Magazine article New African

Gerry Elsdon "You Strike a Woman, You Strike a Rock"

Magazine article New African

Gerry Elsdon "You Strike a Woman, You Strike a Rock"

Article excerpt

Gerry Elsdon, like anyone else, has had her knocks. However, nothing keeps this bubbly South African celebrity beauty permanently down. When she was diagnosed with tuberculosis (TB), she not only fought and survived it, but today she is using her public profile to champion awareness of this illness, as the spokesperson for the World Health Organisation's South African Stop TB campaign. On a recent official visit to Paris, Regina Jere-Malanda interviewed this formidable African woman and was left with no doubts as to why Gerry is also dubbed a popular motivational speaker despite her youth.

NAW: Welcome to New African Woman, Gerry, and thank you for agreeing to speak to us. Give us a little background about yourself; we know you have roots in the South African liberation struggle. Bearing in mind the current political situation in your country, where do you stand politically?

Gerry: I was born in Cape Town, South Africa, known as the Mother City. I am the youngest of five children, Mom was a single mother for the most part, she had no formal education and brought us up working three jobs. Due to political unrest in South Africa in the early '80s, my middle sister was forced to leave the country under a veil of secrecy; it was not until I got involved in politics a few years later that I discovered why she had "moved" to London. She was, in fact, in exile. I was determined to make a better life for myself than the government of the time was prepared to give our people. After high school and college, I started work with the African National Congress. I called people like President Thabo Mbeki and Jacob Zuma "uncle". We were more than comrades in a political movement, we were family, so, considering what has transpired in the last few months, I feel like a child whose parents are going through a divorce, but no one has bothered to consult or even speak to them.

[ILLUSTRATION OMITTED]

Q: Do you think the current political climate in South Africa and Africa at large is favourable to women and youth? Why is that women still bear the brunt of the continent's hardship and yet they remain the most resilient?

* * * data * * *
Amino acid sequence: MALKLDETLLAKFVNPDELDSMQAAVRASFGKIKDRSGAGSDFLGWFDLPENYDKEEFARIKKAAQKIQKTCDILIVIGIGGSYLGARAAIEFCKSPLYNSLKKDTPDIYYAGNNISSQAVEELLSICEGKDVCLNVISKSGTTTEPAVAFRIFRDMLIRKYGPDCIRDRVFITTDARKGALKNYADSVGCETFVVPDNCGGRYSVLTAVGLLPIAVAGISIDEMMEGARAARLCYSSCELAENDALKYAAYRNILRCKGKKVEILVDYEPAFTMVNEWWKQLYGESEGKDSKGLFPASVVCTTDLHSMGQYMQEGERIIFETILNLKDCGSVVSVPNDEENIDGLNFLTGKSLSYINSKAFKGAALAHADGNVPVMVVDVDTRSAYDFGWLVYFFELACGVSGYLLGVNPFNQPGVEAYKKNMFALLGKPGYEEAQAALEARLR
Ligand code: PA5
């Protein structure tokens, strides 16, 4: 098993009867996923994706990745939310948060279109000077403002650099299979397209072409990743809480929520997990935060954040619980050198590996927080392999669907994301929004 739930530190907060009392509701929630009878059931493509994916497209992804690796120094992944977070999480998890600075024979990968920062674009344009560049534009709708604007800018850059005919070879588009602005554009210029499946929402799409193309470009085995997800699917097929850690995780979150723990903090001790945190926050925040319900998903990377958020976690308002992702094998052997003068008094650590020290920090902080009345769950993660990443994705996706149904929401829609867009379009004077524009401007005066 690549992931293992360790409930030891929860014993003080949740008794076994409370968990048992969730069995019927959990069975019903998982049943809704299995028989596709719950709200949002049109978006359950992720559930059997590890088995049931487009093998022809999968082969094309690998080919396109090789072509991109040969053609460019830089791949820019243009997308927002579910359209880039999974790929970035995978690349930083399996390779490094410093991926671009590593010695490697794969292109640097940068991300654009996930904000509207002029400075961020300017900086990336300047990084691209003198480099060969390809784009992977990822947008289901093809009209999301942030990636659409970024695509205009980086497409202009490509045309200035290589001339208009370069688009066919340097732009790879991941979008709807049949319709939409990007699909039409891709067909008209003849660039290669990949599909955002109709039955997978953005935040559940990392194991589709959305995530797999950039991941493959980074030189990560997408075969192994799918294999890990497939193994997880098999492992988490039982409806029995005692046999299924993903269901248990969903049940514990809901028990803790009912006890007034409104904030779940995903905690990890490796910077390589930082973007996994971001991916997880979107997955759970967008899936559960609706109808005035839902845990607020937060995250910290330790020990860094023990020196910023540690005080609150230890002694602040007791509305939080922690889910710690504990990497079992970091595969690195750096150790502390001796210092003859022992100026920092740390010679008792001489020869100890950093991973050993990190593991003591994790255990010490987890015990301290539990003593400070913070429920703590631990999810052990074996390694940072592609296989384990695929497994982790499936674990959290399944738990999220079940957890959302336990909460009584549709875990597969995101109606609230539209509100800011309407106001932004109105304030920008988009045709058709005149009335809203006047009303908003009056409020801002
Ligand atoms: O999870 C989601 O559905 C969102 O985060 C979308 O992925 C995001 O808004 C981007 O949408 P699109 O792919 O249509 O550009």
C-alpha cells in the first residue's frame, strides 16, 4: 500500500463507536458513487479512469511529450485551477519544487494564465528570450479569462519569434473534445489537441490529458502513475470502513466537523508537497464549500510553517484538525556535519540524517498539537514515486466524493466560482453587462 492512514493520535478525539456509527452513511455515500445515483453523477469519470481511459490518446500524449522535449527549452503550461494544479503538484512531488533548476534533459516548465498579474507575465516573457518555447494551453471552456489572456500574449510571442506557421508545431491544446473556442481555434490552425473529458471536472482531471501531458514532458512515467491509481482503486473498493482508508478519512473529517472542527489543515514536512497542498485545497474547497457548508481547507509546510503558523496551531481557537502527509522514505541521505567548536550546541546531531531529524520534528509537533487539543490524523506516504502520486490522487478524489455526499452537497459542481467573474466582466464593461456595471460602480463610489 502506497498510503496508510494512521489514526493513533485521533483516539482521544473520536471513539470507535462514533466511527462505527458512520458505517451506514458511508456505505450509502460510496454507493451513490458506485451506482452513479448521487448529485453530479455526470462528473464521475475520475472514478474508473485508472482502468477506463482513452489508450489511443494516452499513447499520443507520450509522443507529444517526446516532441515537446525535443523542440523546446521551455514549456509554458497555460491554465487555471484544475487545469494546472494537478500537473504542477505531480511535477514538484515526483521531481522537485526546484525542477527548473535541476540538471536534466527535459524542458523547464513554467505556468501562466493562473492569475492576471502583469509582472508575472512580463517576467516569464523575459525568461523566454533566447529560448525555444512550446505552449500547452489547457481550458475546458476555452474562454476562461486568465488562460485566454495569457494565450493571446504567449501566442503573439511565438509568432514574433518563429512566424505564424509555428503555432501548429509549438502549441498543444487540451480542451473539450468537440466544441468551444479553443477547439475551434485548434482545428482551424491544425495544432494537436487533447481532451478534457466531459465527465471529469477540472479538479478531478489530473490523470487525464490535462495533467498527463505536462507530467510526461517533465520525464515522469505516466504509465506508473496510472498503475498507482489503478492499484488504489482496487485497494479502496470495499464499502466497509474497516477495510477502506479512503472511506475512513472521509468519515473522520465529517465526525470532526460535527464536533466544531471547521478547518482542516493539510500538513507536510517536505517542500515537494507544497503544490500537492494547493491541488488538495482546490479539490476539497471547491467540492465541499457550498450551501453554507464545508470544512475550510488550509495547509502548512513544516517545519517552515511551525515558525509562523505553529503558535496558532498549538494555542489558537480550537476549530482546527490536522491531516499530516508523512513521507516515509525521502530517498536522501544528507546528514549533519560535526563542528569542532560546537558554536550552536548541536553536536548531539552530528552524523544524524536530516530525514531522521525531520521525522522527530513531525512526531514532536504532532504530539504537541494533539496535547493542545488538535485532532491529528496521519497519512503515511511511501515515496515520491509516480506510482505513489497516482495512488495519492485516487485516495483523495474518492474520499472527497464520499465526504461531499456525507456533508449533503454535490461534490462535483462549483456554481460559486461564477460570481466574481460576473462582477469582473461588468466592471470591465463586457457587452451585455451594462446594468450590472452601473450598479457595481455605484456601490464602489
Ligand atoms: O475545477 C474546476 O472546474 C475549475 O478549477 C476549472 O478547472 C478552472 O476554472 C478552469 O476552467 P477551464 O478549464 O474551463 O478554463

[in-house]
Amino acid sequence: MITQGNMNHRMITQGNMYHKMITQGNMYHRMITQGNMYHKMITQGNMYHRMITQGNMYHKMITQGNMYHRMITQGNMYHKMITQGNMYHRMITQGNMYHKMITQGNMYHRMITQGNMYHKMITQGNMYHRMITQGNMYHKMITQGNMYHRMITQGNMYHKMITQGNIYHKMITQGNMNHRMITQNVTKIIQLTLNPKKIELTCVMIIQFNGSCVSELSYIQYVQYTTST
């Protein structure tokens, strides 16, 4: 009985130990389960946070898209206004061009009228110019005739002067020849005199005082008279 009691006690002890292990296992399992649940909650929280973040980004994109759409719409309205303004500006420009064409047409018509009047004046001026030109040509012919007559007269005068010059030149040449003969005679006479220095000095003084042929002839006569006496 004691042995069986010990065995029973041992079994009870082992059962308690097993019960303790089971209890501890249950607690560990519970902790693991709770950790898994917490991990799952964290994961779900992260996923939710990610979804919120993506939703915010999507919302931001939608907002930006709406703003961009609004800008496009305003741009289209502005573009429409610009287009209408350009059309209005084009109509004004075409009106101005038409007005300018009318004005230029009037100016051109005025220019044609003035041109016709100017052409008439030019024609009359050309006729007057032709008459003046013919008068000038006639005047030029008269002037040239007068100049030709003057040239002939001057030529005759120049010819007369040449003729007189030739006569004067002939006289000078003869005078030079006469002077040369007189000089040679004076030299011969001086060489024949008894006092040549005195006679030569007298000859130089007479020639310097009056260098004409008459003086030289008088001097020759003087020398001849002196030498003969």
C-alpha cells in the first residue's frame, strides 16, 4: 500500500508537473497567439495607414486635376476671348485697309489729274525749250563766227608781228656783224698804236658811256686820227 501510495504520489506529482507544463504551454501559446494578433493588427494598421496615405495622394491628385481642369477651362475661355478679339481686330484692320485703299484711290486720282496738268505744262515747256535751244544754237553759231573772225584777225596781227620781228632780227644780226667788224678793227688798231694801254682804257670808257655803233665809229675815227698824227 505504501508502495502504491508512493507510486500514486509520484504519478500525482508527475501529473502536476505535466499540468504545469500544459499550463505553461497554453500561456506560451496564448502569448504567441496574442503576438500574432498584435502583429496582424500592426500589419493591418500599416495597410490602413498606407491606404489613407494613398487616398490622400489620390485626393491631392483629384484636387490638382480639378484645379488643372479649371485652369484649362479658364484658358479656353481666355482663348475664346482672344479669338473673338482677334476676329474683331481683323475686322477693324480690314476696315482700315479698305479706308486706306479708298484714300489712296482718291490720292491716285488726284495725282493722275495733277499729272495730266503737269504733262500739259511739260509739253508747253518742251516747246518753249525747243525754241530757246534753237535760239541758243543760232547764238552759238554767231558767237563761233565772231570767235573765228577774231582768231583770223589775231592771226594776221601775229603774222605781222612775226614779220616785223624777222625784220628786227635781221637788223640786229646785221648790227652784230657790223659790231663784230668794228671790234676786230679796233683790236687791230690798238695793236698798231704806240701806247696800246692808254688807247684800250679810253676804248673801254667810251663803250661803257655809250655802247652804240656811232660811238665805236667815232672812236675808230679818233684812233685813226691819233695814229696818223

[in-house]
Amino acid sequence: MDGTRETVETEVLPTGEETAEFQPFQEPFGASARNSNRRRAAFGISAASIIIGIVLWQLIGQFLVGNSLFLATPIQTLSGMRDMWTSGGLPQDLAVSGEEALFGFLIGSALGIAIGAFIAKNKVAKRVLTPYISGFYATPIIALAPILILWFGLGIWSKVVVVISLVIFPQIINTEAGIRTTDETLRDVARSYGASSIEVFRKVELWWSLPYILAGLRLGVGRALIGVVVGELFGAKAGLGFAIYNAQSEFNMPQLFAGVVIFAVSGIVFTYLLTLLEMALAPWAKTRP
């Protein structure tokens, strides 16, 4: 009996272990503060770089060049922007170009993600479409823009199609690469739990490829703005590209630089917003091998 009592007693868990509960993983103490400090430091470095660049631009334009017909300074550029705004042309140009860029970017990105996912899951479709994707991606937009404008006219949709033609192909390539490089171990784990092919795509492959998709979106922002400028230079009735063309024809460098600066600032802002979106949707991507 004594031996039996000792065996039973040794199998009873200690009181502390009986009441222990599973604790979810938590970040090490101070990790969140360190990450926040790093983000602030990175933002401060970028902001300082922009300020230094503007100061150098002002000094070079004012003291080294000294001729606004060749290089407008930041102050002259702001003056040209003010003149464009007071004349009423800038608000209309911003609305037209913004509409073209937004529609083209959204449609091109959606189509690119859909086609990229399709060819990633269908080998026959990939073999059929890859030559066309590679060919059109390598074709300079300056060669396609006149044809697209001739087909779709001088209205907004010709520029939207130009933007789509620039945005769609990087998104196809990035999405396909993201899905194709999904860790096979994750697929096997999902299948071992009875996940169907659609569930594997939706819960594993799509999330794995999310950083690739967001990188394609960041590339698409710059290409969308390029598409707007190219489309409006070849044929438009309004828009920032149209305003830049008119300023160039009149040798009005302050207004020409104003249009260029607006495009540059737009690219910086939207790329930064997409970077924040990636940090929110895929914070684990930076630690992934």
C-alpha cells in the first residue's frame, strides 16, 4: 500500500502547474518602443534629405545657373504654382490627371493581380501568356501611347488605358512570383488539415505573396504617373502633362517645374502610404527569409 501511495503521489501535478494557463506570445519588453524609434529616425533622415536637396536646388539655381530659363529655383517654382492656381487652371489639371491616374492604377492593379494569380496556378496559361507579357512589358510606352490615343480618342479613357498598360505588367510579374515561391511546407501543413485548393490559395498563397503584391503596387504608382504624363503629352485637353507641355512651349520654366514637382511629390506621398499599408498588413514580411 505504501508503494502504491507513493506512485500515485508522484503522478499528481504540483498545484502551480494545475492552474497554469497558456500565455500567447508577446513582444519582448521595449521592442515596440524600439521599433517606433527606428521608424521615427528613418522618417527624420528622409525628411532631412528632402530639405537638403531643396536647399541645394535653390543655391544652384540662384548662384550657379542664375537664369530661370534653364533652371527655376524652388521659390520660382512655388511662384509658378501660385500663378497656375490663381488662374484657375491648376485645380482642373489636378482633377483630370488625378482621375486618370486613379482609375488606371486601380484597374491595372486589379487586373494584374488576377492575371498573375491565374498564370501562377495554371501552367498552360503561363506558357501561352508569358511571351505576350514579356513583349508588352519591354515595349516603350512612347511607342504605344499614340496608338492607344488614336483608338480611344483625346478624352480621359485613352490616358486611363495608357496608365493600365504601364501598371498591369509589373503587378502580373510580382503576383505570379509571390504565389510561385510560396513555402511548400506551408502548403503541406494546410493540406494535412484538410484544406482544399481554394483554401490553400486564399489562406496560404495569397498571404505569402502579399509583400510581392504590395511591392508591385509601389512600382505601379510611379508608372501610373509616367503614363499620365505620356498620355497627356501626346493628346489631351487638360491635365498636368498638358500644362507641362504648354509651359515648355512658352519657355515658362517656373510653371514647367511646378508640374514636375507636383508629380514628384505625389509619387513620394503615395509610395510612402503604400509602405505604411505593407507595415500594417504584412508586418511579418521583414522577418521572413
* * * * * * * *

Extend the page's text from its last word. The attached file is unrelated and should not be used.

A: Interesting question! Until recently, South Africa had a woman in the role of deputy president, she was not a token placement. Phumzile Mlambo Ncquka was a great role model and a powerhouse within government, and [the now-former] President Thabo Mbeki had one of the most representative cabinets on the continent-it made a significant difference to how and with whom we did business, and set up social structures in South Africa. I believe it was a strong motivator for change on our continent. But these were only the first few steps, I certainly would not call it strides, considering the oppression women had faced on the continent of Africa.

As Africans, we are all familiar with the saying "You strike a woman, you strike a rock". It is as true today as it was when our women marched to our political capital of Pretoria in August 1954 to protest against the use of passbooks (basically a permit to move around our towns and cities), and their second-class-citizen status. Women are the lifeblood of the African family and in many cases the sole provider for their offspring. In order for the African family to be sustained, women are not allowed to drop the ball; it's a matter of survival. I was personally brought up not to rely on a man to improve my life or provide for me, but to work hard, be self-sufficient and proud of my personal achievements first, and then of those achieved by my husband and me. I asked my mother later in life why she taught her daughters to be so ... "harsh". Her response was, "it brings fewer tears". In South Africa, the majority of small- and medium-size businesses being registered are by women.

Q: In terms of work, what are you concentrating on at the moment, and which organisations are you involved with?

A: I have a few projects on the go. …

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